As the world faces the grim consequences of environmental issues, great efforts are being made to reduce the causes of global warming. Major corporations have joined the movement, including those in the motorsport industry, which is in the fast lane to going green. Read more…
Fast, loud and full of smoke – the trifecta of most motorsports has grown to be one of its most enticing characteristics. And it is these very elements that are undergoing a massive, green change. In the last few years, motorsport corporations are making changes to the sport to help reduce its carbon footprint. The likes of NASCAR alone contribute huge amounts of carbon dioxide every year; every litre of fuel burned emits roughly 3kg of carbon dioxide, and one weekend of racing adds up to over 54,000kg of CO₂– NASCAR holds 35 races a year on average, bringing their CO₂ contribution to an alarming 1.8 million kilograms of carbon dioxide every year. Motorbike racing, like the MotoGP or Superbikes, isn’t far behind, and even go-karts have been recognised as contributors to global warming, emitting CO₂ and soot into the environment in leisure and race tracks around the world. It is because of these high emissions that motorsport groups are feeling the pressure to change.
Formula 1 racing was one of the first motorsport groups to begin changing over to greener racing. Their impressive engines are able to accelerate to 160 km/hr and back to zero in less than ten seconds – using massive amounts of fuel in the process. Their speed is necessary and Formula 1 cars traditionally use huge V8 engines, making the transition to green racing much harder. Even more difficult is new legislation from F1’s governing body, the Federation Internationale De L’Automobile (FIA) which stipulates that F1 cars have 1.6-litre engines and the restriction to 100kg of fuel per 305km race. F1’s solution to this was a hybrid engine, which enables them to achieve the power they need for the sport while still obtaining the 30% efficiency rating enforced by the FIA. These engines use hybrid technology, energy recovery systems, regenerative braking systems, and heat recovery to secure the most mileage possible out of every litre of fuel used. This would mean less fuel is wasted in races and would essentially mean less emissions.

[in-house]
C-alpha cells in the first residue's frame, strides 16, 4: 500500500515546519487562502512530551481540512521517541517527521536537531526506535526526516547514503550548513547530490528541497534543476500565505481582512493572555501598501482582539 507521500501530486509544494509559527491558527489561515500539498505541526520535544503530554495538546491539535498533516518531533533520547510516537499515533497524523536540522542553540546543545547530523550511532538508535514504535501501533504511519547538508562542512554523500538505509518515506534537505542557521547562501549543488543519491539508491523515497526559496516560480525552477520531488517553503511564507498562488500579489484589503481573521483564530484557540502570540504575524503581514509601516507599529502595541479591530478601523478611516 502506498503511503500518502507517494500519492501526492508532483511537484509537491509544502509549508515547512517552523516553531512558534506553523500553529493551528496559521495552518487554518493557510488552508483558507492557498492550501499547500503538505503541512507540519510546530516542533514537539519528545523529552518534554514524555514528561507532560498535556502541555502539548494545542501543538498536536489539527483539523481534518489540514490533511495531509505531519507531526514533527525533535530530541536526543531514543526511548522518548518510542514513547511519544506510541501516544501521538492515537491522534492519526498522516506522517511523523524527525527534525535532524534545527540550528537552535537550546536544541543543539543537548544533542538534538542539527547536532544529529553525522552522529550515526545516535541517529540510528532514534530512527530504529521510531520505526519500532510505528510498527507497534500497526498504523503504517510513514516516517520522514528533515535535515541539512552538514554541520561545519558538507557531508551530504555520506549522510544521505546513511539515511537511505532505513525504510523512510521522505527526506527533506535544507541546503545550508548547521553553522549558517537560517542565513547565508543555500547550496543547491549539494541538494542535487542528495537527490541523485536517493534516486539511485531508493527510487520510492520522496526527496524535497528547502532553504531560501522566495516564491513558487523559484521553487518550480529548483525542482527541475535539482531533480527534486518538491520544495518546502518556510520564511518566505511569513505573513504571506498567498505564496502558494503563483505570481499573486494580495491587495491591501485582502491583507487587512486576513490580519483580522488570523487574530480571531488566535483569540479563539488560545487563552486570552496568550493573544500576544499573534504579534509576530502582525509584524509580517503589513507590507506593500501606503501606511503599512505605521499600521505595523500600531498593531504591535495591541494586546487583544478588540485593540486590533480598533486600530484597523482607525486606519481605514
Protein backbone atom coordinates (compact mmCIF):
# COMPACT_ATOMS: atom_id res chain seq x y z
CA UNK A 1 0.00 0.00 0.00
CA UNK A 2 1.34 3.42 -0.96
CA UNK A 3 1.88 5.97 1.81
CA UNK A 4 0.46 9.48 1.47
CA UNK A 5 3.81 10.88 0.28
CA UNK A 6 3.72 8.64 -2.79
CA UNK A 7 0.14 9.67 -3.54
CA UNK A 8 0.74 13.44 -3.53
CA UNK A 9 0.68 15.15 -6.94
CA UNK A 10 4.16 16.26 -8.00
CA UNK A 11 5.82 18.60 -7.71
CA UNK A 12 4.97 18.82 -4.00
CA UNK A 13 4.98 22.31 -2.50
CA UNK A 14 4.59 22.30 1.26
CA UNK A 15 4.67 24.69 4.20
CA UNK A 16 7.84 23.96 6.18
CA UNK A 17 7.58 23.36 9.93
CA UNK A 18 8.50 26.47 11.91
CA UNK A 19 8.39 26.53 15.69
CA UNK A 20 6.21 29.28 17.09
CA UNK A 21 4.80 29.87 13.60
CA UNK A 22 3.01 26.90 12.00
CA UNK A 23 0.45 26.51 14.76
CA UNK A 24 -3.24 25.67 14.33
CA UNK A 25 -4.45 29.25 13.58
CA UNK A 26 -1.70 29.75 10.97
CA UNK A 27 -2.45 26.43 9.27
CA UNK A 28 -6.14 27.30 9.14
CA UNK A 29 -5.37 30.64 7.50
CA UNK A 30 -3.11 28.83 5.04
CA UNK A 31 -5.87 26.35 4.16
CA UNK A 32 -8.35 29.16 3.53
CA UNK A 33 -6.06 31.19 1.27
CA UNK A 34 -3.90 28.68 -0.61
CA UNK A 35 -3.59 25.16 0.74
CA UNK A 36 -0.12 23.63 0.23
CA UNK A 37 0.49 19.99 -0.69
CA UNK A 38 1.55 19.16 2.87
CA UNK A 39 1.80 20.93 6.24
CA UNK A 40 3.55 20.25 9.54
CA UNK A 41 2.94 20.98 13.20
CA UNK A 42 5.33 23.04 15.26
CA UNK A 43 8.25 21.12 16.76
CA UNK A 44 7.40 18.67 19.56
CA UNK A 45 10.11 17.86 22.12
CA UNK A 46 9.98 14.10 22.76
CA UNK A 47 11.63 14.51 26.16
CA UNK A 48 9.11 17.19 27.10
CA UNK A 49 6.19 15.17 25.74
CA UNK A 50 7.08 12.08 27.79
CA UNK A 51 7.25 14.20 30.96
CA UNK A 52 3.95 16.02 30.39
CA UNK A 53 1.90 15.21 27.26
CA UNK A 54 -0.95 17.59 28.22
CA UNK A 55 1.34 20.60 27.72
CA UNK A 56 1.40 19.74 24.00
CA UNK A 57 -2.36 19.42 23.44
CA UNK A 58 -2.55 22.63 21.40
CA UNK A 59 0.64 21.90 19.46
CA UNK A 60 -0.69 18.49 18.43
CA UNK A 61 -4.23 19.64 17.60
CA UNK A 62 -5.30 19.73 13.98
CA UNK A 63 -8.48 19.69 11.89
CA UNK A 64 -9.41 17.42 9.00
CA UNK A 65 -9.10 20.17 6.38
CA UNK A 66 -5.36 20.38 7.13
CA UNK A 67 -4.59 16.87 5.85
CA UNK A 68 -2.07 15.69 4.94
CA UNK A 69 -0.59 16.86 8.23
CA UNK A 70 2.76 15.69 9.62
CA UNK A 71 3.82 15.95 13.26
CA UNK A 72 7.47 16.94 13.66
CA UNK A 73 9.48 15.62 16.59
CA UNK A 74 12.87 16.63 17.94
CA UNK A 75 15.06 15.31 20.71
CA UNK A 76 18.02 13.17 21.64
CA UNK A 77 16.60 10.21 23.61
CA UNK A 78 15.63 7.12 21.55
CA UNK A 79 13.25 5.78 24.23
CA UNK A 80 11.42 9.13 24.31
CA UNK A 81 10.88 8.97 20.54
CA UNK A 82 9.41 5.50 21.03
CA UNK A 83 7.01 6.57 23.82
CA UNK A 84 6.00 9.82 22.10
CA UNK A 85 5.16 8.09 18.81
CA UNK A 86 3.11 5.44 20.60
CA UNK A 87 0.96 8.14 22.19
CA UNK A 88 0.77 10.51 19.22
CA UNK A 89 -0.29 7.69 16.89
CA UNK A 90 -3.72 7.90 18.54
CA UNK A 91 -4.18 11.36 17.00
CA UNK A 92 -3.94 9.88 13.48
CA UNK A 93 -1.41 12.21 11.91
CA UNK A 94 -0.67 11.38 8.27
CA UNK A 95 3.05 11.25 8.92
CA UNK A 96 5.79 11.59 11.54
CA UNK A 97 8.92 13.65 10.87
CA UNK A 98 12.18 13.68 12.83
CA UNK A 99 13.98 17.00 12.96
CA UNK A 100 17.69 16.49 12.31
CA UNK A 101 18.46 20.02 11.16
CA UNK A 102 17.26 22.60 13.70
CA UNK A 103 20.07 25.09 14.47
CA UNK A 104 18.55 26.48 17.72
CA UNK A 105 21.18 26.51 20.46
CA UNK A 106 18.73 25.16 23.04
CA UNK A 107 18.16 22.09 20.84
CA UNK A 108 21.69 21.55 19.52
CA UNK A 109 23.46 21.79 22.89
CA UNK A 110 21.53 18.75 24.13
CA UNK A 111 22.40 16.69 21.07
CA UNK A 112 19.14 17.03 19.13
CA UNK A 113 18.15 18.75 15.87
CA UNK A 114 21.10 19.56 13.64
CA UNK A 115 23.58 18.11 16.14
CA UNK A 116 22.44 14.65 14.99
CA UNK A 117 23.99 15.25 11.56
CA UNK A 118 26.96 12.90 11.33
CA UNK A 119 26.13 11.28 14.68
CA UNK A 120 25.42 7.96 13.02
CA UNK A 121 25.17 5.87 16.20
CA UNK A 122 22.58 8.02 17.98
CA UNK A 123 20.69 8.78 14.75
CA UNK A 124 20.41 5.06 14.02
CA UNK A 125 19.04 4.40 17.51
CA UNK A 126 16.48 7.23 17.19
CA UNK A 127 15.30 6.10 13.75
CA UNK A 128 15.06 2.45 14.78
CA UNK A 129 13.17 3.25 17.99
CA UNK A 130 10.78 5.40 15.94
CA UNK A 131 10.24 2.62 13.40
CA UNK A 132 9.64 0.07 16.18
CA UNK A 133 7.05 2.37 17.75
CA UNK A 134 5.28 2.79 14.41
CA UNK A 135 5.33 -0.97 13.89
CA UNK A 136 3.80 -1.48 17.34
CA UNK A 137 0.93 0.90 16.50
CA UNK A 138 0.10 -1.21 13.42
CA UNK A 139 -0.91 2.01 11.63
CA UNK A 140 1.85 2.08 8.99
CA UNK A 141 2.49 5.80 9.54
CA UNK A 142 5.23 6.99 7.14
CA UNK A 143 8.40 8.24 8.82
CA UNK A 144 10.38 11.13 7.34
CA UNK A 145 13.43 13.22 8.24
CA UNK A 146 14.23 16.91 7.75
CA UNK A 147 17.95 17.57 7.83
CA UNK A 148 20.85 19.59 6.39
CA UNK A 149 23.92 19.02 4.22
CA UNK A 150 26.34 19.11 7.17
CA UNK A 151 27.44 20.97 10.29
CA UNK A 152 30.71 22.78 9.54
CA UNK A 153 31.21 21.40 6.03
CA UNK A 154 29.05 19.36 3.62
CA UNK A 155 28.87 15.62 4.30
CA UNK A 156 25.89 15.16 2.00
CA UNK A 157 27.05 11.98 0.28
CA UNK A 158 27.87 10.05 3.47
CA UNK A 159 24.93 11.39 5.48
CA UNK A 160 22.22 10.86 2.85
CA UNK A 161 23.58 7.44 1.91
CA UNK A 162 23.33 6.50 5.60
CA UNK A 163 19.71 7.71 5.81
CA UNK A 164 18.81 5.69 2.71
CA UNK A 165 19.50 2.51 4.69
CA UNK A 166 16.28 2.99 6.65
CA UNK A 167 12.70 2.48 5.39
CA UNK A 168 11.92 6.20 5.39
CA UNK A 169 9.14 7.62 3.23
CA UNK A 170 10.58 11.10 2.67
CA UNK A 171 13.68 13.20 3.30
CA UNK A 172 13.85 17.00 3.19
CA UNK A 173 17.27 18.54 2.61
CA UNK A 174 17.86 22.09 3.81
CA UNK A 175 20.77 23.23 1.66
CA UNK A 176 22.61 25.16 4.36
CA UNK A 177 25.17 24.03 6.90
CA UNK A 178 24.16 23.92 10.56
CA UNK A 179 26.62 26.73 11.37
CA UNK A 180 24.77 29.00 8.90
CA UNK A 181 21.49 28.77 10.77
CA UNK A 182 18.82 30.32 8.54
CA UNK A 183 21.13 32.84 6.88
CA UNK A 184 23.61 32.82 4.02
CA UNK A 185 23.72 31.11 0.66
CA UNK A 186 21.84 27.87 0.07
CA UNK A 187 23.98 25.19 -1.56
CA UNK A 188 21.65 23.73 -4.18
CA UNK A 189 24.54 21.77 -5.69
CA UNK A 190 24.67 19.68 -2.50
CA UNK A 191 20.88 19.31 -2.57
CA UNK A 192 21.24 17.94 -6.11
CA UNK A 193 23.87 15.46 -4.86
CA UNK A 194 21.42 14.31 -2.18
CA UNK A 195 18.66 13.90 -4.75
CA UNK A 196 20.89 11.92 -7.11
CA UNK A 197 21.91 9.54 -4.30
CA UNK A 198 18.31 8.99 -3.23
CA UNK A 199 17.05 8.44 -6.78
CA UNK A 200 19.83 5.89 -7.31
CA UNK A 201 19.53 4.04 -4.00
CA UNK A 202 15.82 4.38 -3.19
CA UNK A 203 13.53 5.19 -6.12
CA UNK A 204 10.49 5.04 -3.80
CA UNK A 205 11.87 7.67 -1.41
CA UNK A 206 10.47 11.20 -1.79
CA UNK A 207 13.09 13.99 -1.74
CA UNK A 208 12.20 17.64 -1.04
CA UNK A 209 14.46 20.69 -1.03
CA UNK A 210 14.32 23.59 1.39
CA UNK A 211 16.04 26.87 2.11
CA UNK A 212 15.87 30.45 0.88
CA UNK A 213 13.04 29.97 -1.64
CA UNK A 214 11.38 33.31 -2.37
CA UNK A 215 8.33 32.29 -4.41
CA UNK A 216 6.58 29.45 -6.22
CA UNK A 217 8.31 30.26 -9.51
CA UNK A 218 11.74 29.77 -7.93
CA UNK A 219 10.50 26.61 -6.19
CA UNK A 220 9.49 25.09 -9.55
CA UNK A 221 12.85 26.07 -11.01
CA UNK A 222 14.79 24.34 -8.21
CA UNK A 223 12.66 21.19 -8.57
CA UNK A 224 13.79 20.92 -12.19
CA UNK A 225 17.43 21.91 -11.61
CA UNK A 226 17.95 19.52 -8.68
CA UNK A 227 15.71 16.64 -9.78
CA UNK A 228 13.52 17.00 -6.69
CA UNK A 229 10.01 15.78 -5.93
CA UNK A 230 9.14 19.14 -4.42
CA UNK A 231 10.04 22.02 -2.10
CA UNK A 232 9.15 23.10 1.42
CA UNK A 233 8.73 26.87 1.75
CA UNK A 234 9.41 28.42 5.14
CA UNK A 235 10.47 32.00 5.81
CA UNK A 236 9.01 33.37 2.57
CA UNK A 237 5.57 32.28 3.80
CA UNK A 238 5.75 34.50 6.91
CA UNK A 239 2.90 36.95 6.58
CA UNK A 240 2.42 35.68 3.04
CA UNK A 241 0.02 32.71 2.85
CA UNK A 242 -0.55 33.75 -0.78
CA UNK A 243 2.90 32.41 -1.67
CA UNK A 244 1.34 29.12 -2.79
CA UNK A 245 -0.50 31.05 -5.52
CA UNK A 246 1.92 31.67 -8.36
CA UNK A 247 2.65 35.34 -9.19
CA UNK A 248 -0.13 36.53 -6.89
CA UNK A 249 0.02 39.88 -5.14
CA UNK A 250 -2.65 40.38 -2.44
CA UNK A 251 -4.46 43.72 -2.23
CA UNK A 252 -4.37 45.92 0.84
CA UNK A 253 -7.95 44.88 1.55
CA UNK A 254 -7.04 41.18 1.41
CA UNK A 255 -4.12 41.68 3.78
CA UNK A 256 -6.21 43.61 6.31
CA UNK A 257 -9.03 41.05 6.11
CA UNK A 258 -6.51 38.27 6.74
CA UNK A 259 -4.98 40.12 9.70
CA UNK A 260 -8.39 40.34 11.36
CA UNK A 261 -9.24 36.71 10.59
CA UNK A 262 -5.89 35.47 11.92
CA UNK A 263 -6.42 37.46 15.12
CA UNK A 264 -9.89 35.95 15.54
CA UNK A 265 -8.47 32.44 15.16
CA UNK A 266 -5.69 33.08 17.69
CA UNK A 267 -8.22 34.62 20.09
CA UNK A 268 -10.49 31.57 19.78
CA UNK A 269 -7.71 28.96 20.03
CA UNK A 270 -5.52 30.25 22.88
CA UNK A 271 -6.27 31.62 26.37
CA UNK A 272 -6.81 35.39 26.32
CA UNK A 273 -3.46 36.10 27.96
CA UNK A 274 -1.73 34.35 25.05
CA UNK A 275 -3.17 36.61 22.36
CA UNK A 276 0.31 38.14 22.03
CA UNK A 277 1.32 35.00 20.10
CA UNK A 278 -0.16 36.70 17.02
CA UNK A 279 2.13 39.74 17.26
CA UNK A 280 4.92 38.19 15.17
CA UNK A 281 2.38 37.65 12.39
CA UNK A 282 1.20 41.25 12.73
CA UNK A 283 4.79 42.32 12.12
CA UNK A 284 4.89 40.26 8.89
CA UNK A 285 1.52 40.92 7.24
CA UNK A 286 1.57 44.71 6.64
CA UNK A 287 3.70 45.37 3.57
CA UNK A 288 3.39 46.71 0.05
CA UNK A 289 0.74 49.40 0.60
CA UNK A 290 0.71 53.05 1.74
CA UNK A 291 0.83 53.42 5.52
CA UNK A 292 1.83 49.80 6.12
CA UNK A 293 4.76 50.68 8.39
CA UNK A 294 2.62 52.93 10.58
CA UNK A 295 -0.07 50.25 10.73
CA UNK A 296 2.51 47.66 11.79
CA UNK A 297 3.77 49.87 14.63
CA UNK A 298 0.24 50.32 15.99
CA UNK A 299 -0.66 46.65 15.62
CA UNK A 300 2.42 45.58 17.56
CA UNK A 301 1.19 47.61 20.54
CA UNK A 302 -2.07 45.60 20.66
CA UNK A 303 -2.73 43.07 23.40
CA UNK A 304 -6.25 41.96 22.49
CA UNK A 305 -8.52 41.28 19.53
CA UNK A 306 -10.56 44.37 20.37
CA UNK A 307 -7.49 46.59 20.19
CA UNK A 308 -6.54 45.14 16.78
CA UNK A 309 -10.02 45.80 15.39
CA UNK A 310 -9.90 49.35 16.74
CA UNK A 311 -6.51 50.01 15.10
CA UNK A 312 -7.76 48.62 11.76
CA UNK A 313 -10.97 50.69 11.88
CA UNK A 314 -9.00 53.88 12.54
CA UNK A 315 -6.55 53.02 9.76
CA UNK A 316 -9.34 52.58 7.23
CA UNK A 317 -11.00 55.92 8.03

NASCAR had a different approach to resolving its atmospheric burden – plant trees, recycle and use alternative fuels! Growing social awareness of the environmental impact of the sport has had NASCAR partnering up with numerous green stakeholders since 2008, all of whom have helped NASCAR drive change into the fuel-guzzling, CO₂ emitting sport, and it now sits at 15 green partnerships in total. Their initiative, NASCAR Green, debuted in 2009 has multiple approaches and programs to combat the sport’s environmental impact – this includes CO₂ emissions by the cars themselves and by 100,000+ people which gather on a weekly basis to participate in and watch the sport, as well as the litter and pollution contributed by spectating fans. Their initiatives include:
Other racing series to have adopted a green approach include IndyCar and endurance racing series, like the Le Mans and the American Le Mans, which has seen teams introduce sportscars with diesel engines to reduce their CO₂ emissions. Even touring car racing has adopted the green route, with many race teams using biofuels.
A common solution to the emissions problem motorsport faces is seen to be changing fuel types. Biofuels and ethanol-blended fuels are often thought to have a lower environmental impact, but they, too, have a large consequential effect on the environment.
There is a side to biofuel that never sees the sun – much like the forests and ecosystems that are razed in order to obtain the ‘green fuel.’ Biofuels are extracted from crops like corn, maize, and sugar cane, all of which require huge amounts of farming land to grow, be harvested and made into fuel. Farmers get this land by burning down and destroying thousands of acres of forest, demolishing habitats, ecosystems and sometimes wiping out tree and animal species in the process. Rather than decelerate the global warming process, this activity actually accelerates it – we need trees to absorb the carbon dioxide in the air, so deforestation means fewer trees to combat the exact thing biofuels are supposedly trying to eliminate!
Environmental considerations aside, biofuels also decrease mileage and pose threats to the cars’ engines. Using biofuels can increase the total amount of fuel needed in motorsport, as the cars will need more fuel in order to go the same distance they did on leaded or non-ethanol fuels due to the decrease in mileage.
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